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Sandy aid deadlines extended for FEMA grants, SBA loans


| ctumola@queenscourier.com

File photo

The deadlines for two government programs to financially help Sandy survivors in New York State have been extended until March 29.

Anyone living in New York City and Long Island, or the counties of Westchester, Orange, Putnam, Rockland and Sullivan who suffered losses from the storm, including rent, essential home repairs and personal property losses may be eligible for grants from the Federal Emergency Management Agency (FEMA).

Even if a person has insurance, they should register with FEMA by the deadline in case they later find out their losses are not fully covered.

Survivors can also register with the Small Business Administration (SBA) for low-interest disaster loans.

Homeowners that apply may be eligible for up to $200,000 to repair or replace damages to their primary residence, and renters can receive up to $40,000 for replacement of personal property. Additionally, businesses and private nonprofits may be able to borrow up to $2 million for repairs and replacement of property.

To register with FEMA, visit www.DisasterAssistance.gov or call the FEMA Helpline at 800-621-3362 from 7 a.m. to 10 p.m. EST, seven days a week.

To apply for a SBA loan, visit DisasterLoan.SBA.gov/ELA.

 

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Federal agencies aid LIC small businesses


| mchan@queenscourier.com


Dozens of small business owners brought to the end of their ropes by Superstorm Sandy received a helping hand in Long Island City.

“You’re overwhelmed by losing your business and then you have to fill out paperwork on top of it,” said Gianna Cerbone-Teoli, owner of Manducatis Rustica Restaurant. “One guy said it would be easier to go bankrupt, but it’s clear there are other ways to do things.”

Representatives from the Small Business Administration and FEMA doled out financial aid to some 22 hurting businesses on Tuesday, November 27 at the restaurant. The agents answered questions and helped owners eligible for both physical disaster and economic injury loans file for assistance.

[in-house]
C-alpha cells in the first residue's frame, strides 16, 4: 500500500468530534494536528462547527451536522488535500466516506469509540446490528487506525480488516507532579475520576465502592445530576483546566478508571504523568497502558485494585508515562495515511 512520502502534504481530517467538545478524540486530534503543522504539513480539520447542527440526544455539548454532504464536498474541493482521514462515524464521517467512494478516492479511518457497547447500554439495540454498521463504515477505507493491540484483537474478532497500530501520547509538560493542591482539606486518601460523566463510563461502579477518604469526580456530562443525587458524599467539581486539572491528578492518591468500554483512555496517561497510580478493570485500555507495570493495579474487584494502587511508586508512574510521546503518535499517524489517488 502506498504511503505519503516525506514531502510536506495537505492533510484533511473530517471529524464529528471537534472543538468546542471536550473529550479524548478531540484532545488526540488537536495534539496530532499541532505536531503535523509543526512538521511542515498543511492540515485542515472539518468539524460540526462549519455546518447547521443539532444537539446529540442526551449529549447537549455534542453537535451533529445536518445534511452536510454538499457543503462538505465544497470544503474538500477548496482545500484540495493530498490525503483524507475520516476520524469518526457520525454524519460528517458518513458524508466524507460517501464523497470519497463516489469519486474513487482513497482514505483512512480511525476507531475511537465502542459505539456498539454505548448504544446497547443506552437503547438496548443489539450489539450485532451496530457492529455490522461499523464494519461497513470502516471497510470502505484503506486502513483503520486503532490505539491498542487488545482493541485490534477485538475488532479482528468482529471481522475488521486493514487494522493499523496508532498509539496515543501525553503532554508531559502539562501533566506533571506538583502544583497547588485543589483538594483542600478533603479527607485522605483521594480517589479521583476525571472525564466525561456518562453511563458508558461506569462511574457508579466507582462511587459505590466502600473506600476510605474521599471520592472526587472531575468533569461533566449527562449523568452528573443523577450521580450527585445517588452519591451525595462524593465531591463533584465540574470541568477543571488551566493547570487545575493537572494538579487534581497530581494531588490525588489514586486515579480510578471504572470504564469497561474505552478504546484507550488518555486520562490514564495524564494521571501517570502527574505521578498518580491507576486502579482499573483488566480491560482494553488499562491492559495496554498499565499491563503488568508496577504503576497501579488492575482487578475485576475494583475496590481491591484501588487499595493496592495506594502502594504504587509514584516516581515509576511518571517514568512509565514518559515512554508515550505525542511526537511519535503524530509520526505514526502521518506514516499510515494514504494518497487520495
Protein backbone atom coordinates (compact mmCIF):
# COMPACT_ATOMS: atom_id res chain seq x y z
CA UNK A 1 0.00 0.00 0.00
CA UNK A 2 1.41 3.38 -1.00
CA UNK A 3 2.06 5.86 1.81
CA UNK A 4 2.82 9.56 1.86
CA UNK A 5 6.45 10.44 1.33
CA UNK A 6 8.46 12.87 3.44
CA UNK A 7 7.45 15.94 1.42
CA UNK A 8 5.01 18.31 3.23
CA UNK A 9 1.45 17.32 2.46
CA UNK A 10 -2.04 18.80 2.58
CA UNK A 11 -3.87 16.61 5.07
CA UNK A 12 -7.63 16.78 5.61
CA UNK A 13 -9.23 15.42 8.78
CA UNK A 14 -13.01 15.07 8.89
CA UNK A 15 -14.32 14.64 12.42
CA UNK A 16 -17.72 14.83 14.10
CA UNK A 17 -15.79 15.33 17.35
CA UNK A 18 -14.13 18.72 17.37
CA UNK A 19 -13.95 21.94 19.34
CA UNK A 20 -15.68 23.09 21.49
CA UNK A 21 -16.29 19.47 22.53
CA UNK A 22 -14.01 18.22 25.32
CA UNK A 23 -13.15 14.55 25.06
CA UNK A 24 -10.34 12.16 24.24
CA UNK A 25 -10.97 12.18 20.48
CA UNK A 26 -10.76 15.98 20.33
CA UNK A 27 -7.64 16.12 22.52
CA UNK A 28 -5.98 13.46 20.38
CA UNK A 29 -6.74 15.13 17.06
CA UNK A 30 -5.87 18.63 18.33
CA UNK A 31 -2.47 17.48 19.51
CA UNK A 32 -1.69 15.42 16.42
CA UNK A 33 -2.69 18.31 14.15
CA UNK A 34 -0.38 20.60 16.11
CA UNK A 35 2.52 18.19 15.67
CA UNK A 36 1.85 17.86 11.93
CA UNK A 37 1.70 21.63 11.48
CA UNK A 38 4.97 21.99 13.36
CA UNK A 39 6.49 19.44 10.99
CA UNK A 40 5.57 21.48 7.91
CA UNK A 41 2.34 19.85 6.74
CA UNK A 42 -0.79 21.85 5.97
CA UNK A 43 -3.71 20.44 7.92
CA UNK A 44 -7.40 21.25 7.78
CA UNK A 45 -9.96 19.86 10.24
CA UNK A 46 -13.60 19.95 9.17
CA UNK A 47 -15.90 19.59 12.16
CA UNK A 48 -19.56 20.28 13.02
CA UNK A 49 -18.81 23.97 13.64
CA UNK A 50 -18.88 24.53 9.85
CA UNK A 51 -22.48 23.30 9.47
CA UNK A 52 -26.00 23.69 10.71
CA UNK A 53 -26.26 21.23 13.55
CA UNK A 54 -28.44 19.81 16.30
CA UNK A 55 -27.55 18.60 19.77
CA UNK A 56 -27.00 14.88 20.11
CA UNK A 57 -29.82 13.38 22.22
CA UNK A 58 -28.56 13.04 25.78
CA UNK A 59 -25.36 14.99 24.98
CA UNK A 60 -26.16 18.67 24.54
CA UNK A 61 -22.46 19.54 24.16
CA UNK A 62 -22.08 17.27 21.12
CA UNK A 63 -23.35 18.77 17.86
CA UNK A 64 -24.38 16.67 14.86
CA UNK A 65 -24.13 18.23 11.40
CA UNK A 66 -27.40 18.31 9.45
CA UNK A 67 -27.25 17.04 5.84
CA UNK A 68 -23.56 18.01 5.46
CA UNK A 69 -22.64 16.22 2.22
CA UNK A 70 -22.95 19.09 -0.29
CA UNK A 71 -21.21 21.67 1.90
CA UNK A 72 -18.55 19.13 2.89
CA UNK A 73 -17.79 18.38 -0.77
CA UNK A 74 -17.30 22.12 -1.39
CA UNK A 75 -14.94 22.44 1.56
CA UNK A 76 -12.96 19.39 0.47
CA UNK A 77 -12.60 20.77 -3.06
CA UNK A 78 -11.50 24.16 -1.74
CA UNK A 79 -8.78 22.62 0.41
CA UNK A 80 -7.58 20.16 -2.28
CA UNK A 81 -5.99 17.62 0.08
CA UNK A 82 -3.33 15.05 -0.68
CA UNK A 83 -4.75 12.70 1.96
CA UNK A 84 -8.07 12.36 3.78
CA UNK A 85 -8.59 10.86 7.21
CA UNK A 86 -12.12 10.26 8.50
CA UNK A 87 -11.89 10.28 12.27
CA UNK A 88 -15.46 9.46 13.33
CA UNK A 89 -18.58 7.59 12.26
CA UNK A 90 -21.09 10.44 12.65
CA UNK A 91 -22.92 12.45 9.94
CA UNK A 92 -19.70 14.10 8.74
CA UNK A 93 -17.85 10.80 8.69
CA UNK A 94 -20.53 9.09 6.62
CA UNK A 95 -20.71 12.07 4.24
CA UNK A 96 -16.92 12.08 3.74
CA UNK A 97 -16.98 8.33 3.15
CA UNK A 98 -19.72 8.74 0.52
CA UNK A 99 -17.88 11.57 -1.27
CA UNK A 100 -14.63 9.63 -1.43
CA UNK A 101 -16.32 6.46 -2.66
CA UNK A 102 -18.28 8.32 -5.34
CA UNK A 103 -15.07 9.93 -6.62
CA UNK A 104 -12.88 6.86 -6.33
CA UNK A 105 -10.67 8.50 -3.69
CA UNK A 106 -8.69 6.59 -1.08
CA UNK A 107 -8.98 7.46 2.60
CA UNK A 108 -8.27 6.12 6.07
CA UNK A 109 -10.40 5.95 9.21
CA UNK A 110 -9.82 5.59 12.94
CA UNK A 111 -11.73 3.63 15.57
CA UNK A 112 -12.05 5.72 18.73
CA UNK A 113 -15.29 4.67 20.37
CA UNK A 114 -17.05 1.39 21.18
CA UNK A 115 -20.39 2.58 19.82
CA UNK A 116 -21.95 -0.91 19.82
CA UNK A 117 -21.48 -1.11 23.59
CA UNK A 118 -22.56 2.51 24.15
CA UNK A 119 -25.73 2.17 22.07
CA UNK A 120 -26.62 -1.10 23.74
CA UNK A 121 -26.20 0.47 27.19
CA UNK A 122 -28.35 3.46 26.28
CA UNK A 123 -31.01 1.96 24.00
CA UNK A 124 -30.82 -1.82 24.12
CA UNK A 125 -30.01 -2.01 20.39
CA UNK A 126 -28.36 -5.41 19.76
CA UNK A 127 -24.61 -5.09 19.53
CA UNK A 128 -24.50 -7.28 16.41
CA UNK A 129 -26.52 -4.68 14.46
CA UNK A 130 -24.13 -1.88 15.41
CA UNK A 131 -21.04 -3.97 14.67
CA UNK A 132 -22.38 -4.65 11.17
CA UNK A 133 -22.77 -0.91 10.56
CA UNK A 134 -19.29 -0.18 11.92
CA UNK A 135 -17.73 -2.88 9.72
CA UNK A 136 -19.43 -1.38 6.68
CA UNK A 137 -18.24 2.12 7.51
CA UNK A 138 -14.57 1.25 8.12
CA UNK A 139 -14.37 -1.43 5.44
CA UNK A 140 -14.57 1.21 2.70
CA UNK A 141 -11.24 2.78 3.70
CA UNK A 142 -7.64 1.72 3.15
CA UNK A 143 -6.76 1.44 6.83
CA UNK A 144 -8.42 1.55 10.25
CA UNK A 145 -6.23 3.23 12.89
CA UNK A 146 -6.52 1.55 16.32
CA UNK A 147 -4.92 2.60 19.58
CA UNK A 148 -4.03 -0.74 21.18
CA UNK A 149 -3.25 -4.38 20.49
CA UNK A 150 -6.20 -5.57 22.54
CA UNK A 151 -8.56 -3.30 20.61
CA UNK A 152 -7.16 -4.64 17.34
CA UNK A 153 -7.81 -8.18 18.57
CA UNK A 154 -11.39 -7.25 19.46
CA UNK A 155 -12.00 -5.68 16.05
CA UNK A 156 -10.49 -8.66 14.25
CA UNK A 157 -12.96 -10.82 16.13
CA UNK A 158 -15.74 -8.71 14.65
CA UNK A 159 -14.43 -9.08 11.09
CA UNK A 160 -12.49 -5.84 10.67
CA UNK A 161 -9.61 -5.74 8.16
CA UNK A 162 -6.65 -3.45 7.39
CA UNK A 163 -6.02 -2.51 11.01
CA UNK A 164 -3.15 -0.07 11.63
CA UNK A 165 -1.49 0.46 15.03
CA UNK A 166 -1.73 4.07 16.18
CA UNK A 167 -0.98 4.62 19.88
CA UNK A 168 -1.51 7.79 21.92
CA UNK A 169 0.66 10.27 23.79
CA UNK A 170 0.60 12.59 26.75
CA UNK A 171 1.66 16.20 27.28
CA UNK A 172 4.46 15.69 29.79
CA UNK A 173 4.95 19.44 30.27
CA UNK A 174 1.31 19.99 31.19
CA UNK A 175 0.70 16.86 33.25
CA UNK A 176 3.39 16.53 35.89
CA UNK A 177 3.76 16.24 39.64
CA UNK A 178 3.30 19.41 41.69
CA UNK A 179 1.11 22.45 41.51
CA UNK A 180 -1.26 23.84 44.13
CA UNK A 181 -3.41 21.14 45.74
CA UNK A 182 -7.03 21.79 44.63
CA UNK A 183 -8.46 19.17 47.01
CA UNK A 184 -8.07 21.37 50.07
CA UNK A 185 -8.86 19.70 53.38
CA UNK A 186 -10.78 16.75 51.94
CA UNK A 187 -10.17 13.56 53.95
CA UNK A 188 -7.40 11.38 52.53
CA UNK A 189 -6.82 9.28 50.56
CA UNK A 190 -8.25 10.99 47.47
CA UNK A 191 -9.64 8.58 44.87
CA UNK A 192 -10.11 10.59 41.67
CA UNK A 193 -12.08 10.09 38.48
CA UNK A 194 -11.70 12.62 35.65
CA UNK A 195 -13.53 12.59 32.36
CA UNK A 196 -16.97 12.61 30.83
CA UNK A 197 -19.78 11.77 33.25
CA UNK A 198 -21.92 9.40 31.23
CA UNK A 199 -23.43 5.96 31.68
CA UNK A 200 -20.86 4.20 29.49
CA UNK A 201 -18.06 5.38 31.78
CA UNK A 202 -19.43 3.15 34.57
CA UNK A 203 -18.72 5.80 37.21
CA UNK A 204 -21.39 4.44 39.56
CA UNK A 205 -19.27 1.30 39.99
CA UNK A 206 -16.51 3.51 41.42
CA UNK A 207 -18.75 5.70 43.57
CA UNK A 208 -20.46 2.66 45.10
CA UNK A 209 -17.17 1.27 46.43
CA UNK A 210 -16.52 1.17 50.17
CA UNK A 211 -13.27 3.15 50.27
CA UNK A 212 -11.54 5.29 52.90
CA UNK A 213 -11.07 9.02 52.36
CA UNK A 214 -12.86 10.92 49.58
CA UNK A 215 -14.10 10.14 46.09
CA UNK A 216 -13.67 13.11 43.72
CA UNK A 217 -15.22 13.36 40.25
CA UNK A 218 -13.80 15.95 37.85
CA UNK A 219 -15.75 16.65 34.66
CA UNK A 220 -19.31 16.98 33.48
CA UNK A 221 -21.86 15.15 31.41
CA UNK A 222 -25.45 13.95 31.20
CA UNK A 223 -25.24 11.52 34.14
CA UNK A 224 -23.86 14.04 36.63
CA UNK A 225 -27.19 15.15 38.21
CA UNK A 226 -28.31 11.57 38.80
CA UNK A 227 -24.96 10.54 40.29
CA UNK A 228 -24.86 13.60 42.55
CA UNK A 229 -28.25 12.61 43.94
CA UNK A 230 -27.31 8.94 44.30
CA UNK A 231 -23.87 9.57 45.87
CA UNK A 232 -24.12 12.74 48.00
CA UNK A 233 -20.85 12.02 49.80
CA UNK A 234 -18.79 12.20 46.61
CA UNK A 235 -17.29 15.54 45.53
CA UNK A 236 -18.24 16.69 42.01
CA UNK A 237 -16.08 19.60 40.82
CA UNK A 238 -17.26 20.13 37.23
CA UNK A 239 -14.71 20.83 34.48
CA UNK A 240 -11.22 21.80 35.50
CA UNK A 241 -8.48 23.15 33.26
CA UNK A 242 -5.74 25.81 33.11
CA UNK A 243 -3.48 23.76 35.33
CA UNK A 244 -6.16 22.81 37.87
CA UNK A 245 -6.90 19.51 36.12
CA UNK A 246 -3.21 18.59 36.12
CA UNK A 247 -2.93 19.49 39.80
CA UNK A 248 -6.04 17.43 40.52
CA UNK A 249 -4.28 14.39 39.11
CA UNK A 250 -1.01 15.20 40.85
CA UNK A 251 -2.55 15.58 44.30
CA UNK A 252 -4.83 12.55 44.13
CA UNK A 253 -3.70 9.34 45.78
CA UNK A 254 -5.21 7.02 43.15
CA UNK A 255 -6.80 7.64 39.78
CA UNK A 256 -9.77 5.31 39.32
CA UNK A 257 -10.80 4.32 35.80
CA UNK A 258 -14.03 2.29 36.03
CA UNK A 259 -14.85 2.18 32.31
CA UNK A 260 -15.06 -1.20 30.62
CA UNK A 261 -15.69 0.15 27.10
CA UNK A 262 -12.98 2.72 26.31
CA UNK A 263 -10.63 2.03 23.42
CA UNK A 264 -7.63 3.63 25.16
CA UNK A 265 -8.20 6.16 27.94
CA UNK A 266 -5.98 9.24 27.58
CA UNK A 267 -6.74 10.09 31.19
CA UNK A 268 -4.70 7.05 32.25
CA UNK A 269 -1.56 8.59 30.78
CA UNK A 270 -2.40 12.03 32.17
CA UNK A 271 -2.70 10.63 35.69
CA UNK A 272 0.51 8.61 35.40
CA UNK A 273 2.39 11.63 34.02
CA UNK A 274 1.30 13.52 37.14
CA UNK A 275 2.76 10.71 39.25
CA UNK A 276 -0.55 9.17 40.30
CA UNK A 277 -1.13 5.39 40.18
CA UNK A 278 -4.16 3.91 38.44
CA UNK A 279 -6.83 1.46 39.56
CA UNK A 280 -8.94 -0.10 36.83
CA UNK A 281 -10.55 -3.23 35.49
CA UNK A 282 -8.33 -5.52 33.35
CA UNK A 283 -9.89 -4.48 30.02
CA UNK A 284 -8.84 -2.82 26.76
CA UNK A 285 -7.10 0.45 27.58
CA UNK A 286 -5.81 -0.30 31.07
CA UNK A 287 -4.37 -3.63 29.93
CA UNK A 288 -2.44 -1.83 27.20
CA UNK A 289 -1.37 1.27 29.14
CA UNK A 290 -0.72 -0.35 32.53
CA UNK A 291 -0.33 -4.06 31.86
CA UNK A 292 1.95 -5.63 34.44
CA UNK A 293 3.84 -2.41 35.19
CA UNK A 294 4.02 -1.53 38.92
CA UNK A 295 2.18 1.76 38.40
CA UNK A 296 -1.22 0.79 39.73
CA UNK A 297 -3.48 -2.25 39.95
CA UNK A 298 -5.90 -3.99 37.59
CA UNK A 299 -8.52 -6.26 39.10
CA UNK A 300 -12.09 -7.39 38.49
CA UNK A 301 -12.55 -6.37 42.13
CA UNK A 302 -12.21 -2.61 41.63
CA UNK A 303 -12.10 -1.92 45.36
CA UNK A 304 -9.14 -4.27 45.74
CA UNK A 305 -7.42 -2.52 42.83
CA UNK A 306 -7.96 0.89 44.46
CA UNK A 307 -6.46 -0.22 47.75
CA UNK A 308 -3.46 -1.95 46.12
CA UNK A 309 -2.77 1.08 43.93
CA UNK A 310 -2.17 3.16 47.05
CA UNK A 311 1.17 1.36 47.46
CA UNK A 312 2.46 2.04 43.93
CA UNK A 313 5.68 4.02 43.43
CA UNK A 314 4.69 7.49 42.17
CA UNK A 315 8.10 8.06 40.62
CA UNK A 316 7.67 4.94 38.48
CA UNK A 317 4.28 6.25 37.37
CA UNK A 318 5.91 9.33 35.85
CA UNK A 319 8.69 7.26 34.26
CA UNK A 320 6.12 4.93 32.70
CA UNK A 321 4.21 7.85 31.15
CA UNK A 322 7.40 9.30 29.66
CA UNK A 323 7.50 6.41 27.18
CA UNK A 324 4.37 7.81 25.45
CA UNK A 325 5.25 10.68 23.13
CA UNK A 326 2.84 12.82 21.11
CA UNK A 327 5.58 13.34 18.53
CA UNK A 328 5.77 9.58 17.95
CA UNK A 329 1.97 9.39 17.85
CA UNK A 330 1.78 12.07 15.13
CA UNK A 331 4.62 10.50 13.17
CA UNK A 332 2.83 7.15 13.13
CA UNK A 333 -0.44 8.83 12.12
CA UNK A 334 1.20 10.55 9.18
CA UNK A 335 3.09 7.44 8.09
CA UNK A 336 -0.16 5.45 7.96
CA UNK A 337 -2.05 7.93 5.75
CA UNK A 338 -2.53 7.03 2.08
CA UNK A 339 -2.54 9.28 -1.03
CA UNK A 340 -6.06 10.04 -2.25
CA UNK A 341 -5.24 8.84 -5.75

“It was extraordinary, plain and simple. It gave me a lot of hope,” said Cerbone-Teoli, who suffered flooding in her restaurant’s basement and lost all perishables and food in the freezer. “They were very helpful.”

The Vernon Boulevard restaurant owner said the federal representatives were even able to calm down irate and panicked business owners.

“They brought it down to another level,” Cerbone-Teoli said. “They came out, they answered questions, and they went beyond their call of duty. It was just amazing what they did.”

Business owners get help after Sandy


| tcullen@queenscourier.com

THE COURIER/Photo by Terence M. Cullen

With some of their shops damaged or destroyed by Superstorm Sandy and unsure where to go for help, business owners were finally able to find out what options are available to them.

Several agencies set up camp at Resorts World New York City on Friday, November 16 to help owners of south Queens get the money they need to reopen. They included New York Business Solutions, the Department of Labor, and the Rockaway Development and Revitalization Corporation.

The Small Business Administration (SBA) also had a table at the forum and had a list of relief options available to proprietors. Mark Randle, a public information officer for the SBA, said that there were several loan options available at rates as low as 1.69 percent with repayment periods as long as 30 years.

Randle encouraged those who lost some or most of their business to apply. Business owners become eligible for more grants by applying for an SBA loan, he said.

“I can’t urge you strongly enough to go through the process and apply,” he said.

And while many shops and businesses were damaged by Sandy, others may have suffered only economic damage because power had been shut off. SBA has working capital loans for business owners to accommodate these needs.

The deadline to apply to these SBA loans is 60 days after the storm struck the area.

Nicola Campbell, who opened her restaurant, Chef Mom Grill & Bakery in the Rockaways less than a year ago, had a significant amount of damage because of the storm. A wall in the eatery was severely damaged, Campbell said, and most of the equipment in the restaurant had been destroyed.

The single mom of three said she didn’t have flood insurance, only general liability insurance on the restaurant. Because she had been open for less than a year, she thought she had few loan alternatives. But after sitting down with an SBA representative, Campbell had a few options to get her business back up and running.

“As soon as I get home, I will be on top of this because I really do need it,” she said. “This is my only income.”

And although there is a long road ahead for many business owners, some were reassured that there’s always a light at the end of the tunnel.

Harry Wells, director of CUNY York’s Small Business Development Center and the panel’s moderator, told owners that, while things may seem bad right now, there are possibilities and there is promise down the road.

“I’m not trying to belittle the situation,” he said. “But a lot of the times, there’s gold at the end of the rainbow.”